Ian Bell says a manager came out to tell him he’d have to leave out of respect for the health and safety of other customers.
Bell said he couldn’t believe what he was hearing, because he’d done nothing wrong.
Turns out, the manager didn’t have a problem with Bell. It was his carriage that was being pulled by his Irish Cob horse, named Jon Jon. Bell said he was behaving himself and didn’t see any problem.
Still, Bell and Jon Jon trotted down the road and ordered a Big Mac from another drive-through, no problems.
It’s The World and Everything in It.
MYRNA BROWN: Today is Friday, June 26. You’re listening to WORLD Radio and we’re so glad you are! Good morning. I’m Myrna Brown.
MEGAN BASHAM: And I’m Megan Basham. Coming next on The World and Everything in It: A mainstream documentary that does justice to a towering biblical figure.
CLIP: He was a hugely controversial figure in his own time and he still is today. To some he’s a man who did more than anyone else to transform Christianity from a small Jewish sect into the most powerful religion on earth. to others he’s a preacher of prejudices that have echo down throughout history.
There’s something quintessentially British about the BBC documentary In the Footsteps of St. Paul, available on Amazon Prime. It’s hosted by actor David Suchet, who will be best known to mystery-lovers as Hercule Poirot. The two-part series tends toward a chipper, well-mannered tone. While acknowledging hotly contested controversies surrounding the apostle, the film shunts them away with a quick question or two and a polite, “Well, there you are, cheerio!”
For example, Suchet deals with arguably the most contentious issue contemporary society has with Paul’s writings—his directives that women are not to serve as pastors or preachers—by speaking to a single authority. After she puts forward the view that Paul was simply making allowances for the male-dominated culture of his time, Suchet thanks her warmly and moves on without challenging her assertions.
CLIP: So was Paul a misogynist? How should we read his letters? Paul of course is a man of his world. He knows very well with the place of women in society is he of course takes into consideration these ideas.
Likewise, the film accepts as fact the supposition that Paul believed Christ would return in his lifetime—which may or may not have been the case.
Suchet may not exhibit the investigatory powers of his iconic Agatha Christie character. But he makes an amiable guide as we follow Paul’s journeys, sometimes seeing the remains of the roads he traveled.
CLIP: This is the only known archaeological remain we have from the time. Paul has lived here in the city. This is a Roman road? This is a Roman road. It is dated to the first century BC or A.D. We are not yet sure but there is a very similar example for this road in Pompeii. Which is dated to the first century BC. With Paul have actually walked along this road we think so. Because it is the time period he has lived here, so he must have walked here.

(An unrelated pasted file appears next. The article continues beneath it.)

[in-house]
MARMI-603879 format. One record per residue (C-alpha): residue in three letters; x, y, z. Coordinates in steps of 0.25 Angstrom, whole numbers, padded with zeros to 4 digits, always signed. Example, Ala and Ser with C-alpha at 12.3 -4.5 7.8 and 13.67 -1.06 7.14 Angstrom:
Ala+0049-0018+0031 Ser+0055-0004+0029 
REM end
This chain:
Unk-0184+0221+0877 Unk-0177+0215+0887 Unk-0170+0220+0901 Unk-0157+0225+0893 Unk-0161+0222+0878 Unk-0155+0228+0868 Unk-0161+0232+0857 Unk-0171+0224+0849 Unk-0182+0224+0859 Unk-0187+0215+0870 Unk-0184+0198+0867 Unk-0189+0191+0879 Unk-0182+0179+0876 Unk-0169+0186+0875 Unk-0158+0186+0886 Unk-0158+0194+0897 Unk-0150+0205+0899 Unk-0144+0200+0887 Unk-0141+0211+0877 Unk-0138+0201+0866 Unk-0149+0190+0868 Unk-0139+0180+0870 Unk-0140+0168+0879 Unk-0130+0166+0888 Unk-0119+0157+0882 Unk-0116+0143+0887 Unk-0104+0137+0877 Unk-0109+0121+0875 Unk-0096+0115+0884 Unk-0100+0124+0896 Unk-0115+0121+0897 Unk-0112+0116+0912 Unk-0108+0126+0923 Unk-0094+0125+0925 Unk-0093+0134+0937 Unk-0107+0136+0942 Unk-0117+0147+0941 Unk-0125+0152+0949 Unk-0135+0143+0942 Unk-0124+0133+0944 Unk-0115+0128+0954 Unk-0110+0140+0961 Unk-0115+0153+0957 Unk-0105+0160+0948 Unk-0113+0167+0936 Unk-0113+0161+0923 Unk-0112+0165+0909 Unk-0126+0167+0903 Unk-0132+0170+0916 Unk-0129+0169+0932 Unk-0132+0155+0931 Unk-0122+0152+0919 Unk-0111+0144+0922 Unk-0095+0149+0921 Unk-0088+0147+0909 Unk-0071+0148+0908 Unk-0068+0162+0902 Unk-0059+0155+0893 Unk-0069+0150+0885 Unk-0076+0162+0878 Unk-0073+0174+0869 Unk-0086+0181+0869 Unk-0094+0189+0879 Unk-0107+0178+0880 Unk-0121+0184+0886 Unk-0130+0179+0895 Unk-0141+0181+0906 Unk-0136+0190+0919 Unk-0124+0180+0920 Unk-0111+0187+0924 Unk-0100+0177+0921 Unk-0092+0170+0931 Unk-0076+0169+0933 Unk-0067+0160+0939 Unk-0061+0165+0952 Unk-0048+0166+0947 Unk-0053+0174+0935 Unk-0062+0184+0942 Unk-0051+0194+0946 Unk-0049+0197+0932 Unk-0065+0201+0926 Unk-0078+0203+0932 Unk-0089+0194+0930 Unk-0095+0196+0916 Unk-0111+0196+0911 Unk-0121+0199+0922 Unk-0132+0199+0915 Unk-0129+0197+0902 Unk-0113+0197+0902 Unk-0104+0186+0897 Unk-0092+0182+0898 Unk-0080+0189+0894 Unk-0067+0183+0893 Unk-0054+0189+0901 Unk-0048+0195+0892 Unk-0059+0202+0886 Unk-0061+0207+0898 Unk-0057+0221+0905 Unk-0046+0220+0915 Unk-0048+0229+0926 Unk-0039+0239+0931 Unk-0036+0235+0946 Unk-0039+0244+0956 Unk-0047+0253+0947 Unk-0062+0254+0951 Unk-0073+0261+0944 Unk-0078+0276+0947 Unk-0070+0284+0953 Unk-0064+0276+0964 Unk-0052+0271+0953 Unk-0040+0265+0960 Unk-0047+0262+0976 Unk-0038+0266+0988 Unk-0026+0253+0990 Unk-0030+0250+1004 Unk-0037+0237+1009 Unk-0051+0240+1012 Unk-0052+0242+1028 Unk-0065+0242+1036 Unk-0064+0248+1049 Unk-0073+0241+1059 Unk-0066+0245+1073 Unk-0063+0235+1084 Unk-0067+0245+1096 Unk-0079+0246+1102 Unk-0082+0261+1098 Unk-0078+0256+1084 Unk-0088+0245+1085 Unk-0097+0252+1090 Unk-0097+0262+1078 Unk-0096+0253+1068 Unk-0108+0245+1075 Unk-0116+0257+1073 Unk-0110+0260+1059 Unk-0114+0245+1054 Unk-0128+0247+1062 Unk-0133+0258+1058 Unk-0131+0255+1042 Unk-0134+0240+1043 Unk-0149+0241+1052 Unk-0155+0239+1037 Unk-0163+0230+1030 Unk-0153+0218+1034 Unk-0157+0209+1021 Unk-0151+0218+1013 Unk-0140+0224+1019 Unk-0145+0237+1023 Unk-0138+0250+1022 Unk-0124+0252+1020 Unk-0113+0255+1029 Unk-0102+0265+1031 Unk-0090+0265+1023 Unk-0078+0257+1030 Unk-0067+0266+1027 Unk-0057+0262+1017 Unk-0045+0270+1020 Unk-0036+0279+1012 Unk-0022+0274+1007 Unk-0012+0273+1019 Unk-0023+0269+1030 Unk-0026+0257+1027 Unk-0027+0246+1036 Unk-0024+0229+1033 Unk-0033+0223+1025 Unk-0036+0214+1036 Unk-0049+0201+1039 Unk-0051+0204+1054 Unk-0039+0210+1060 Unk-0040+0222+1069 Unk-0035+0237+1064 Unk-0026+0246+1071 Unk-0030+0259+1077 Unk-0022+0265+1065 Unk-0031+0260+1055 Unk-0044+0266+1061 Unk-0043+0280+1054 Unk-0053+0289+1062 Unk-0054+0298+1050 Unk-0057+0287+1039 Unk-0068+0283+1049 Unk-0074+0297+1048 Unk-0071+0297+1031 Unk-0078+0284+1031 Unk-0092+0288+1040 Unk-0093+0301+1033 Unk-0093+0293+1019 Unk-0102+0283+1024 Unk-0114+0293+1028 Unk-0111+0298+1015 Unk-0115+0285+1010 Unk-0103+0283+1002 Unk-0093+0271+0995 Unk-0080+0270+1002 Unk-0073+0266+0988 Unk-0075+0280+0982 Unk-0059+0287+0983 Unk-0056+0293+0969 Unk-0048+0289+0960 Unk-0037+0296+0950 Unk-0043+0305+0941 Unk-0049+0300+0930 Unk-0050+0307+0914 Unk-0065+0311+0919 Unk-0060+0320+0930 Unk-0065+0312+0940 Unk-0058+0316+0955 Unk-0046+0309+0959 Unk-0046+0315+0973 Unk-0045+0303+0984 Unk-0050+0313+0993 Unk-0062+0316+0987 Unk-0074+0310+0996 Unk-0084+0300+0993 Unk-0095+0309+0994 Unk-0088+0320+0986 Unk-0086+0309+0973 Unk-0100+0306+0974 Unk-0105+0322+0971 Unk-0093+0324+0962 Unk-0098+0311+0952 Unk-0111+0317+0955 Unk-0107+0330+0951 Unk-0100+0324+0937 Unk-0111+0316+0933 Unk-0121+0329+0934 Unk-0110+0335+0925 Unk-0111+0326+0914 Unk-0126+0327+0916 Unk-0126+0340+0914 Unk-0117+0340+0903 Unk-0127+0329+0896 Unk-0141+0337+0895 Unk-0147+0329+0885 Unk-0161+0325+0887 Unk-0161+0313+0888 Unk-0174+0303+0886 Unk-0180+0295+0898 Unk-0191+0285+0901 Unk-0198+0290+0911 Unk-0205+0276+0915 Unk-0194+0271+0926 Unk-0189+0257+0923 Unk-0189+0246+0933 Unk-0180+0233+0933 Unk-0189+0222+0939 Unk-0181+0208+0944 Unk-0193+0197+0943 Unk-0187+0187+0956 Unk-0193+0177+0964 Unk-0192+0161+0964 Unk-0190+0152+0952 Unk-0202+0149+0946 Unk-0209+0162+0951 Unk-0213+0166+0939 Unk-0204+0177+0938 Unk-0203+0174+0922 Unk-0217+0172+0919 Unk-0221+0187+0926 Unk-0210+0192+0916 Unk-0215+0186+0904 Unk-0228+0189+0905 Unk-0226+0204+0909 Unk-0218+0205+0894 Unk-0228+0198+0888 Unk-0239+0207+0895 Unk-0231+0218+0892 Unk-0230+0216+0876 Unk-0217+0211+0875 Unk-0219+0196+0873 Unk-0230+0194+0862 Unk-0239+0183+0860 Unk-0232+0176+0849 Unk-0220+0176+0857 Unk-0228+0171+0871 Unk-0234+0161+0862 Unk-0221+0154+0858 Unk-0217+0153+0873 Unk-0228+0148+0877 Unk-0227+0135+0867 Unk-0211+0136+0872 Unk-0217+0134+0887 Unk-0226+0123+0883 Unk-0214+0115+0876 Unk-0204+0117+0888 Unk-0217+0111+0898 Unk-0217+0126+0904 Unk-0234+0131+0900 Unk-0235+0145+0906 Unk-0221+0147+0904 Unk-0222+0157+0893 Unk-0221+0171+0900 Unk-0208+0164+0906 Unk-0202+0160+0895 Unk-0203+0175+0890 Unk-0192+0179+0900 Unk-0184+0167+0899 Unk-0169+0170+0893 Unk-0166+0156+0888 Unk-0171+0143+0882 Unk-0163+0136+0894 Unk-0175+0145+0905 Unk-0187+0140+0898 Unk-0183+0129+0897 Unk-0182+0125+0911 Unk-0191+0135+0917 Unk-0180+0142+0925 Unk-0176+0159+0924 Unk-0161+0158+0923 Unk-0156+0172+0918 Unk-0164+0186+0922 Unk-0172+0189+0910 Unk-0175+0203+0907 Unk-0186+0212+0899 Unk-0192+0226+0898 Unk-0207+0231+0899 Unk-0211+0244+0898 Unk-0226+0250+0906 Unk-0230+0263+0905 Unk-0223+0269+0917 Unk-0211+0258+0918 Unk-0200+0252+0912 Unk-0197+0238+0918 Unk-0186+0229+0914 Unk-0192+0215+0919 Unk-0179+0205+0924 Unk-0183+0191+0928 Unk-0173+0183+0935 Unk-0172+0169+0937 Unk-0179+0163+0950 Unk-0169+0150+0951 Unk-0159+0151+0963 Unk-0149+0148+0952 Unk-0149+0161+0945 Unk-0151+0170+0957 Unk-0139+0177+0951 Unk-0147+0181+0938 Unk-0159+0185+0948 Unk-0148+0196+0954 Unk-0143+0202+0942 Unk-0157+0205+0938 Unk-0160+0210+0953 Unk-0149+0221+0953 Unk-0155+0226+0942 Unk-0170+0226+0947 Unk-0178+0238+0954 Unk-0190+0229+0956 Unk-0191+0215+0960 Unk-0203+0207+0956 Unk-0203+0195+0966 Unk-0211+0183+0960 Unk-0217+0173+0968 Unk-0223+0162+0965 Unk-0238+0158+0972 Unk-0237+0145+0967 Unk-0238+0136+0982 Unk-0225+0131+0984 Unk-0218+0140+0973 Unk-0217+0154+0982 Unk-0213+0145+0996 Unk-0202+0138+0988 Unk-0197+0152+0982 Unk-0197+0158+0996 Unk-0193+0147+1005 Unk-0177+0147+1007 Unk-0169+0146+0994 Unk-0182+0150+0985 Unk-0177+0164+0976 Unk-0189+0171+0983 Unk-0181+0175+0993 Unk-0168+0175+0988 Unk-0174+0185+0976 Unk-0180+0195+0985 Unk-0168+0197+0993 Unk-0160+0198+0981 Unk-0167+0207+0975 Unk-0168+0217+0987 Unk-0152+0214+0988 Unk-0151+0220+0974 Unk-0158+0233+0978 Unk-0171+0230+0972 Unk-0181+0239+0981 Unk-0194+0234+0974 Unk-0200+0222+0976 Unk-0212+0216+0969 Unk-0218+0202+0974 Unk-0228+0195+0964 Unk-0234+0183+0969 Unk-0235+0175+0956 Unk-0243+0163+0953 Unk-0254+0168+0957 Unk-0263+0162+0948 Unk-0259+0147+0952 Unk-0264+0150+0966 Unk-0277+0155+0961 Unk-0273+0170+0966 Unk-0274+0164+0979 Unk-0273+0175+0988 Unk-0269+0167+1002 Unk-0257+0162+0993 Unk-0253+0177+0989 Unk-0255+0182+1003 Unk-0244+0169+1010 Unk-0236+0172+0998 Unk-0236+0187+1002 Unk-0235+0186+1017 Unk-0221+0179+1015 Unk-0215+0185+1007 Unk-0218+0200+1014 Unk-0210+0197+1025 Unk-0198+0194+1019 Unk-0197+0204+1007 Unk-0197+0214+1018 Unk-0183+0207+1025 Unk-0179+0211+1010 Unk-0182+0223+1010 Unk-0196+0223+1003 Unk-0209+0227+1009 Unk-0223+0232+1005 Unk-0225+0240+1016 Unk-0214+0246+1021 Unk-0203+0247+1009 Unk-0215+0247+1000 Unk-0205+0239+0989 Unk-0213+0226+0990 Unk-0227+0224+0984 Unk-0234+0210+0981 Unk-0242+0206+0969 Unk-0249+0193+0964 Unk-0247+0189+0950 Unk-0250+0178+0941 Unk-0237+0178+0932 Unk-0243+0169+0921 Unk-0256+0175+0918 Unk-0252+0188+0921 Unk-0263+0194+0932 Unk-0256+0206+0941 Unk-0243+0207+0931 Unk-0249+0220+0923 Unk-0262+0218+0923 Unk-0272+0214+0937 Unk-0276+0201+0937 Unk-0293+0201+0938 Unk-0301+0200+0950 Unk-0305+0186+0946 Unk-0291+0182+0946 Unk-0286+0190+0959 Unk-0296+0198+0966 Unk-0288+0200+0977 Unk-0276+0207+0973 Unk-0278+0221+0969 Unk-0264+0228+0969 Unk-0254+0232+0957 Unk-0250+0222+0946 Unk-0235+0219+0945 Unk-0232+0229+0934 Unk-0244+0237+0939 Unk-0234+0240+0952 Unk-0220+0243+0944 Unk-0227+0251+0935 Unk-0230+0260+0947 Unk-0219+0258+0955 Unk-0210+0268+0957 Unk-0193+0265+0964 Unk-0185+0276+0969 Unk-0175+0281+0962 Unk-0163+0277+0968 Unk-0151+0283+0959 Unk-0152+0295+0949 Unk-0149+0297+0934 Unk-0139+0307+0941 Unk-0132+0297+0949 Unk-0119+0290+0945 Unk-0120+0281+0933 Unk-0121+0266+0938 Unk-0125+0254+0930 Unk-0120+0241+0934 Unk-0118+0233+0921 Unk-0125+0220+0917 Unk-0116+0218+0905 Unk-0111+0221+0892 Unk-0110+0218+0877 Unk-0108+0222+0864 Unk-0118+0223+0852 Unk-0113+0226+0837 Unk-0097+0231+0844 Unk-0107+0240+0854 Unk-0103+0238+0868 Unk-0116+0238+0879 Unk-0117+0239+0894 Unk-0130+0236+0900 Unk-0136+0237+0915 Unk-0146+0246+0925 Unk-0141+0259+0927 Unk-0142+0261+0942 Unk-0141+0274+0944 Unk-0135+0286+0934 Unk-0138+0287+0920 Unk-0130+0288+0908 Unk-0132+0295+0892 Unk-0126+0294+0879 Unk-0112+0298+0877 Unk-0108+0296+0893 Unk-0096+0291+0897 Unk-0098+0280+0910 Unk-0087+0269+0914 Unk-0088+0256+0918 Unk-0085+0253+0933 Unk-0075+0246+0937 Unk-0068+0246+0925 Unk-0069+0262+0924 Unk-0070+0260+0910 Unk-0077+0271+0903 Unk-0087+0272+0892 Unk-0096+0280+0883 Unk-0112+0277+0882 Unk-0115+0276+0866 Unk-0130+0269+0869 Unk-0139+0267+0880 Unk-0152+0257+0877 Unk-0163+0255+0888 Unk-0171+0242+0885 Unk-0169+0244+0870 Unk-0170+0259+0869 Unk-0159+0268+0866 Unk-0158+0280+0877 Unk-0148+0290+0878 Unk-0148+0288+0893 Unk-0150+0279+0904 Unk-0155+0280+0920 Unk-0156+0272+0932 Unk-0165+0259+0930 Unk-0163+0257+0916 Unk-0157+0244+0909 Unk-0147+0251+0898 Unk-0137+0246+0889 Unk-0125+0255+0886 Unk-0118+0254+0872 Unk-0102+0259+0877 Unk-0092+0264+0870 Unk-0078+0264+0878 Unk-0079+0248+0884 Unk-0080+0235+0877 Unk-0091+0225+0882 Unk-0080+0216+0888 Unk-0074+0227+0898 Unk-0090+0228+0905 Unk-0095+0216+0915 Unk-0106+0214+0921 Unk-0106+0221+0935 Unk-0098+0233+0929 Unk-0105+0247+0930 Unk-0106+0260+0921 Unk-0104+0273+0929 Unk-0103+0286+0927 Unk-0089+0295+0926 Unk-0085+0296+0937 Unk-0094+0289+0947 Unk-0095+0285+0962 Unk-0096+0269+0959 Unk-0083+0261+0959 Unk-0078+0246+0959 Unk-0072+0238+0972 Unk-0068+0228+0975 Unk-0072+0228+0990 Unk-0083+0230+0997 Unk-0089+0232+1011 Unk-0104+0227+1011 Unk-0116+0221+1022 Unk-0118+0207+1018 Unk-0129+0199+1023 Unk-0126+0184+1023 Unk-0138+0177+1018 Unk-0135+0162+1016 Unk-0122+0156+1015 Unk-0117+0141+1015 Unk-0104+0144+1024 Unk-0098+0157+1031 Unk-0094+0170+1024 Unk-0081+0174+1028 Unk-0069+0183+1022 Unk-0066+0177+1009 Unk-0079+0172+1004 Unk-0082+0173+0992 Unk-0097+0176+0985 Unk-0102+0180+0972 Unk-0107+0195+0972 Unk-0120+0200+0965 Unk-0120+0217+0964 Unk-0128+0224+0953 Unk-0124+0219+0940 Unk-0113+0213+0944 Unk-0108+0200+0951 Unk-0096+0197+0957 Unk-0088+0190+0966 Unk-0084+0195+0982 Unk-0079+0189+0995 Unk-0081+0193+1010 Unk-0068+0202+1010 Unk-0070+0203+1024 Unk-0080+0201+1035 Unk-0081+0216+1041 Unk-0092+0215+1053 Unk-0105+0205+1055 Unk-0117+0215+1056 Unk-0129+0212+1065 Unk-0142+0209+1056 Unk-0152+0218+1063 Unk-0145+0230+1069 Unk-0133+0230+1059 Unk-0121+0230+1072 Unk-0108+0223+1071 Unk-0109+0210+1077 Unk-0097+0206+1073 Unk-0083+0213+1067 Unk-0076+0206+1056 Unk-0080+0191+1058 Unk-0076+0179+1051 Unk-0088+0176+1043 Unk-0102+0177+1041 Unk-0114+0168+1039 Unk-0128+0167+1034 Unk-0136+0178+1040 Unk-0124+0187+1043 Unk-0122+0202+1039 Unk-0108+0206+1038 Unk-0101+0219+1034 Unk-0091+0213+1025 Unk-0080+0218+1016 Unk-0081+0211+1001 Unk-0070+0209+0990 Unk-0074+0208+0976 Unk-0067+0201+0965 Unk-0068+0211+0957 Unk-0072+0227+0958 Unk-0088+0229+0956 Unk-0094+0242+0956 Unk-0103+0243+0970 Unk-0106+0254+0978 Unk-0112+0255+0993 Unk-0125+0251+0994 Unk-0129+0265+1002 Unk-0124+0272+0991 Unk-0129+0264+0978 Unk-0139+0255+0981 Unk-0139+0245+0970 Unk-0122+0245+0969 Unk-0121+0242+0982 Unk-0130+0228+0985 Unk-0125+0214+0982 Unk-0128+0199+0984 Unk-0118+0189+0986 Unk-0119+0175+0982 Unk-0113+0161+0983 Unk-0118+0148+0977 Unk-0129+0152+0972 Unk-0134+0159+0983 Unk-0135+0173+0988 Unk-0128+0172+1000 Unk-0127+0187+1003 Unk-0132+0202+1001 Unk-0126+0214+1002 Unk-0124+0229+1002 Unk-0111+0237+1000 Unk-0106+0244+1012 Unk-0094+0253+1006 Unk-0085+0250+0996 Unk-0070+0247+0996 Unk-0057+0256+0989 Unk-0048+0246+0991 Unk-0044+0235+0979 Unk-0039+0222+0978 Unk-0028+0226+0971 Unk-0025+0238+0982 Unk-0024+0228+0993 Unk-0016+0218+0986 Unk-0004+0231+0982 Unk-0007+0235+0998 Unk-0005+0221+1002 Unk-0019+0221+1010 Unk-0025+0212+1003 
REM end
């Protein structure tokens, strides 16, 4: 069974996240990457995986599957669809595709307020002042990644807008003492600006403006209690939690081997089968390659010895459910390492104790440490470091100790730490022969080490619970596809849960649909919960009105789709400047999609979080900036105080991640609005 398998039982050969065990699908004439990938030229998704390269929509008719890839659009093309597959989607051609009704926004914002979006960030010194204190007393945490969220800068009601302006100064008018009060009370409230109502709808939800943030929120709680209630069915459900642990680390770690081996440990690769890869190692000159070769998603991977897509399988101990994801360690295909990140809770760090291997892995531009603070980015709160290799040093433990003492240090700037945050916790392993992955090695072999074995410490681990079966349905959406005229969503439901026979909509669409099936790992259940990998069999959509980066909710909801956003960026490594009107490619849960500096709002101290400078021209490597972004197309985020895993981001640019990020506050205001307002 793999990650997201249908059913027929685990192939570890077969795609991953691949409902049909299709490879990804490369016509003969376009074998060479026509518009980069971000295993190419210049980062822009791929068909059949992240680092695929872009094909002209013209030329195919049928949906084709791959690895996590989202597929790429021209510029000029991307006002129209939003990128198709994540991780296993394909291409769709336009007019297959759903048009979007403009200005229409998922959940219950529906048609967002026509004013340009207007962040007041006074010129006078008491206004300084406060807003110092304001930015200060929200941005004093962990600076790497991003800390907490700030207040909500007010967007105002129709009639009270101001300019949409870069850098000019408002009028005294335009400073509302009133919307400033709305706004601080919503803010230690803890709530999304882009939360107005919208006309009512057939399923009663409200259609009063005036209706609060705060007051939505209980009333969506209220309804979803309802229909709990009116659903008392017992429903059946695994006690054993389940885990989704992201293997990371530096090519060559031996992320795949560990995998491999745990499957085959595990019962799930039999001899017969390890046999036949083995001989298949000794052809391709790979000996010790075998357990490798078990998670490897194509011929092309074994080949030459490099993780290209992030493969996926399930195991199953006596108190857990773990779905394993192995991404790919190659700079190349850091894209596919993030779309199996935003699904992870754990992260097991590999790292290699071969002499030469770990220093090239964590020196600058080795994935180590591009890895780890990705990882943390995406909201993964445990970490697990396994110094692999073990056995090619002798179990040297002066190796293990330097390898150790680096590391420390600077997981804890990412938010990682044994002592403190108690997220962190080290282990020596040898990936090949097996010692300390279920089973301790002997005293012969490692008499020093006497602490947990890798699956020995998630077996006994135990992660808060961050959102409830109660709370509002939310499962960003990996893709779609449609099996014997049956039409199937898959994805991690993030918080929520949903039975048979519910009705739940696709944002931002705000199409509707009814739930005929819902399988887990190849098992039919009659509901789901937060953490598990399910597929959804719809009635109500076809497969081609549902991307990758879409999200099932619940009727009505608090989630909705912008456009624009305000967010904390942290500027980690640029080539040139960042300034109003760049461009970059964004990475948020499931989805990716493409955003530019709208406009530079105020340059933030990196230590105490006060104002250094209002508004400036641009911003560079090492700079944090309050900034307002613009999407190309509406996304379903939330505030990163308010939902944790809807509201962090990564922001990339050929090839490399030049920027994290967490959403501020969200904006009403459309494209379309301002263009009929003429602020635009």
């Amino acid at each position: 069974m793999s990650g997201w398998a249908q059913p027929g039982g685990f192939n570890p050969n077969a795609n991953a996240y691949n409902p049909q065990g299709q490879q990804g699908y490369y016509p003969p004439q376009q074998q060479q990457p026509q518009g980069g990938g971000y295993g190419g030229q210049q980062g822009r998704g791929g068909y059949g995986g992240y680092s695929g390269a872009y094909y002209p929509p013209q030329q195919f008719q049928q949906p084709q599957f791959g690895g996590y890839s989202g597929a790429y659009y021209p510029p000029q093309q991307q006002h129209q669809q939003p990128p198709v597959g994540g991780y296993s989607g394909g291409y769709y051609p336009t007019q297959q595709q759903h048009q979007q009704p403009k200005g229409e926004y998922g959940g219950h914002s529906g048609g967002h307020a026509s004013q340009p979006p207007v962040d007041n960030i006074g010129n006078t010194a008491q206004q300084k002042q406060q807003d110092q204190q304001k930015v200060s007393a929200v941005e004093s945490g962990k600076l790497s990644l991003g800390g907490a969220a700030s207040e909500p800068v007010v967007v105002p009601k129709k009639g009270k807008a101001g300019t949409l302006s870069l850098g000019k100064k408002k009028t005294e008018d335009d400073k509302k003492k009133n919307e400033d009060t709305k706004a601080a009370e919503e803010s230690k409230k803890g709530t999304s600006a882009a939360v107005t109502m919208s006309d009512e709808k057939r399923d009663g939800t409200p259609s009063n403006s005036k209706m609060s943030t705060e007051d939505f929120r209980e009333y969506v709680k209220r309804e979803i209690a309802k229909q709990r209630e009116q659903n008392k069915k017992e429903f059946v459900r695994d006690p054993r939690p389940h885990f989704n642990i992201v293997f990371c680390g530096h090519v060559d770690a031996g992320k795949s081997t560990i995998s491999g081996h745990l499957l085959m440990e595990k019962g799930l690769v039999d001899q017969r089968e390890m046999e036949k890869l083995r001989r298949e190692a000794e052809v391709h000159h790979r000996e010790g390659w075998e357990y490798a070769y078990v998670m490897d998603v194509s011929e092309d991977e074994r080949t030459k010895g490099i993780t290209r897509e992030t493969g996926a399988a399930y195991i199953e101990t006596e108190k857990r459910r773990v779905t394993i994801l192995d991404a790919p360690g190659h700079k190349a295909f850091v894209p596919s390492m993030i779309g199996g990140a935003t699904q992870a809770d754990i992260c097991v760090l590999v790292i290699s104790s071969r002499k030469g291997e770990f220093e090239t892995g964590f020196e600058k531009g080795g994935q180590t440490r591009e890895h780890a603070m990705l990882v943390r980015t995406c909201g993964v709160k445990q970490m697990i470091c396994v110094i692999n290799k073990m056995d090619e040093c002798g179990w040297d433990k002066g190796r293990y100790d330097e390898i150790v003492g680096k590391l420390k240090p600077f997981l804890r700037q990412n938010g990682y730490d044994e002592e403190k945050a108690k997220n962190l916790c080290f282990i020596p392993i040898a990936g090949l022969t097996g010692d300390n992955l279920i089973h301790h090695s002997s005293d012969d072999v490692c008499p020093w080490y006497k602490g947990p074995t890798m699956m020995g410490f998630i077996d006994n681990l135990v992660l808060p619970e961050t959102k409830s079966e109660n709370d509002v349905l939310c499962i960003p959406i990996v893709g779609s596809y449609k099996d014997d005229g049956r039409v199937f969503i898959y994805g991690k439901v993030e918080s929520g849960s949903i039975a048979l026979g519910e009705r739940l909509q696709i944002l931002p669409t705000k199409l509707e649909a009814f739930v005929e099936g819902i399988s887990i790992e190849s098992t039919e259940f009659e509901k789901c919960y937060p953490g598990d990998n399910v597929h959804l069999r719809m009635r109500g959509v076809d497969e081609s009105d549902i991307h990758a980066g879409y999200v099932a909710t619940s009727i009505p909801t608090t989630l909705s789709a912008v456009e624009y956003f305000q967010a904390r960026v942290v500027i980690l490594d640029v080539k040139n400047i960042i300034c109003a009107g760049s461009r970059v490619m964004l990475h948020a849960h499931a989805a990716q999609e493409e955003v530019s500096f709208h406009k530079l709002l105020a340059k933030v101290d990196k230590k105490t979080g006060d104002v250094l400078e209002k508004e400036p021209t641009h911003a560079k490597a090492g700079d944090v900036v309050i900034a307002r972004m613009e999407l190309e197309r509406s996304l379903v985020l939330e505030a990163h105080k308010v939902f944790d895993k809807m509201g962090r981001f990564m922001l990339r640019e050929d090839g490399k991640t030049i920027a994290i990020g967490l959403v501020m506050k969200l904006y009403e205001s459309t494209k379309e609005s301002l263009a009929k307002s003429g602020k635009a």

Much of this won’t be new information to Christian audiences, yet Suchet’s charisma and winning personality infuse it with new interest. Especially when we contrast the man who wrote most of the books of the New Testament against the other disciples.
CLIP: And Paul was an urban man, wasn’t he? He was a city man. He would’ve worked here and would have been comfortable? I think he would, I think he would’ve been right at home in a place like Antioch. It was very similar in many ways to Tarsus, where he was from and very different, I think, to the kinds of places Jesus and the disciples were used to. You know they were much more rural than Paul. He’s part of this establishment. He can talk to anybody in the city, he’s perfectly at home here, whereas I think it would be much more difficult for the first followers of Jesus.
What is new is an exploration of the early parts of Paul’s life. Experts here theorize that Paul was the son of a freed Jewish slave. And this may have driven his early zealotry.
CLIP: He was, I believe, the son of slaves. But I think he became a Roman citizen when his parents were set free. No one kept a slave into his 40s it was non-productive economically and and the children of slaves of a Roman citizen automatically became a Roman citizen.
Perhaps becoming a Pharisee answered some need in Paul to belong. And he threw himself into a zealous defense of the Jewish law.
One particularly poignant moment comes when Suchet points out that while Paul’s beliefs and life purpose changed immeasurably after his encounter with Jesus, his essential personality did not. Saul of Tarsus was an intense, passionate, deeply driven man. Paul the slave of Christ remained all this, yet became much more.
CLIP: Something I’ve got no doubt about at all, is that he was a man of total extremes. There was no gray area about Paul. It was either black or white. Whatever happened to him on the road to Damascus was extreme. It changed his worldview forever. But what’s really interesting for me is that it didn’t change his personality or character. He was a man of total conviction and extremes of behavior. He could be very angry, imperious, proud.
There is something wonderfully comforting in the fact that God saved the soul of the man but then worked through his existing personality, molding and harnessing it for His own means. It brings to mind C.S. Lewis’ observation that no real personalities exist apart from God who frees us from bondage to sin to be our truest selves.